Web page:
This chapter tells the story behind BFP v. Resolution Trust Corporation. I see BFP as a case that pitted relatively plain statutory language supporting the debtor-in-possession against policy interests supporting a secured creditor. I argue that an important explanation for the Supreme Court's decision to favor policy over the language of the statute was its perception of a need to protect the availability of non-bankruptcy remedies for secured creditors. Accordingly, I situate my discussion of BFP in the context of the role that the federal government has played in the Supreme Court's cases interpreting the Bankruptcy Code. In general, I contend, the Supreme Court's decisions evince a general skepticism about broad application of the Bankruptcy Code, which often has led to surprisingly narrow interpretations of relatively clear language. That reading challenges the common understanding of bankruptcy law as a domain of the Court's plain-language interpretative practice.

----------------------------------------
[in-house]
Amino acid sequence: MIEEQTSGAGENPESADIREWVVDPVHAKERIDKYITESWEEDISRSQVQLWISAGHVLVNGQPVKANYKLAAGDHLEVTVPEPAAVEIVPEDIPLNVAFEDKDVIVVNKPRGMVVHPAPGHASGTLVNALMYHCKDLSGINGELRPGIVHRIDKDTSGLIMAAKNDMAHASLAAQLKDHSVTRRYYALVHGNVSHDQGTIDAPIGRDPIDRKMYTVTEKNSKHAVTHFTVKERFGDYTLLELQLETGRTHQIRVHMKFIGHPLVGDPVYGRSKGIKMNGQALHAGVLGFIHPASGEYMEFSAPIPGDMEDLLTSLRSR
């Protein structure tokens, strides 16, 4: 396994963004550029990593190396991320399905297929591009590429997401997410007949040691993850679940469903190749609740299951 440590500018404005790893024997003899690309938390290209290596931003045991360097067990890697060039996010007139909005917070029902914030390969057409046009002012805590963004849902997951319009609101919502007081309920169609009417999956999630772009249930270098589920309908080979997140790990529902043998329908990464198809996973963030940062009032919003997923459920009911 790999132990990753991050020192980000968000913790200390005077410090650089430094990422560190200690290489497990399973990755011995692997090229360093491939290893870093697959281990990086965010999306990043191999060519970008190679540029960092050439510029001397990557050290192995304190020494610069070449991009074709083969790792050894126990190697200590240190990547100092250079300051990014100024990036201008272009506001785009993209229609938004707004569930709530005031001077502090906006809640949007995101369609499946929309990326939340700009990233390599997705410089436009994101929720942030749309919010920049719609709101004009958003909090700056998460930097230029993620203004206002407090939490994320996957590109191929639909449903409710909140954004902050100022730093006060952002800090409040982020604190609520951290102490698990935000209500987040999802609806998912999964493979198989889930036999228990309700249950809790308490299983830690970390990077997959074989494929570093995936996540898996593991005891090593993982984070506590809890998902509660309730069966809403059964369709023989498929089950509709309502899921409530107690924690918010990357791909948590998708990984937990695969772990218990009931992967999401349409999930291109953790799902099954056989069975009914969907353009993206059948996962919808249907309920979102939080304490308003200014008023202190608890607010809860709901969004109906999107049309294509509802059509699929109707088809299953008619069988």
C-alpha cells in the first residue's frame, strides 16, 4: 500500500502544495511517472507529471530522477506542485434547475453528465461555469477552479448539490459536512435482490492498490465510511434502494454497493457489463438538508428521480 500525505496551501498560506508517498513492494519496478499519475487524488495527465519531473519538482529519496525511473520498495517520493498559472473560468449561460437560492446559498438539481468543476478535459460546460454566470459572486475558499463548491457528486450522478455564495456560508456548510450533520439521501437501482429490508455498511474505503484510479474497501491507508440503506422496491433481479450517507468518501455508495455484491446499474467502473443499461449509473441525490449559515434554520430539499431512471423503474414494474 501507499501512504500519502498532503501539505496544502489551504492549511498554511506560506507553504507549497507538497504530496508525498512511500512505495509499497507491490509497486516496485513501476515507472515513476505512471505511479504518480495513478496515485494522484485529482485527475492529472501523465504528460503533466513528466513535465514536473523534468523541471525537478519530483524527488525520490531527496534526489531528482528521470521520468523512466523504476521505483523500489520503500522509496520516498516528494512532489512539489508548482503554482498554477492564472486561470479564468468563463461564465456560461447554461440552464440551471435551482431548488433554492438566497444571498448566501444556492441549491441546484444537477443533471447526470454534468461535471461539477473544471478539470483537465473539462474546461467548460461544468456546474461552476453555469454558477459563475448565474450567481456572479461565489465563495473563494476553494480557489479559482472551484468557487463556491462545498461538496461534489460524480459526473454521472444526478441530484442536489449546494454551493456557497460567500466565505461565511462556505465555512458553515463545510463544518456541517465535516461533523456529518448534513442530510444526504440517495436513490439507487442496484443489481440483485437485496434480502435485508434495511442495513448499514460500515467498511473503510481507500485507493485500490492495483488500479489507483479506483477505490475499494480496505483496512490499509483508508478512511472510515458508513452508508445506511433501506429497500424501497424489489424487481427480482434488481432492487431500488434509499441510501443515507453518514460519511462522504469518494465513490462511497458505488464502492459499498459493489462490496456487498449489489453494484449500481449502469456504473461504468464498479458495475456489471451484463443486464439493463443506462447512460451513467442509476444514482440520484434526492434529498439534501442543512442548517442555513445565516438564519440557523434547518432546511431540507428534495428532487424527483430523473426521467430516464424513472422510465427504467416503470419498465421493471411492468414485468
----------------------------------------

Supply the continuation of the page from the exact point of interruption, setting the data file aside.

Banking and Finance Law | Bankruptcy Law | Law
The Charles Evans Gerber Transactional Studies Center
Center for Contract and Economic Organization
Ronald J. Mann,
The Supreme Court, the Solicitor General, and Bankruptcy: BFP v. Resolution Trust Corporation,
U of Texas Law, Law & Economics Research Paper No. 84
Available at: https://scholarship.law.columbia.edu/faculty_scholarship/1426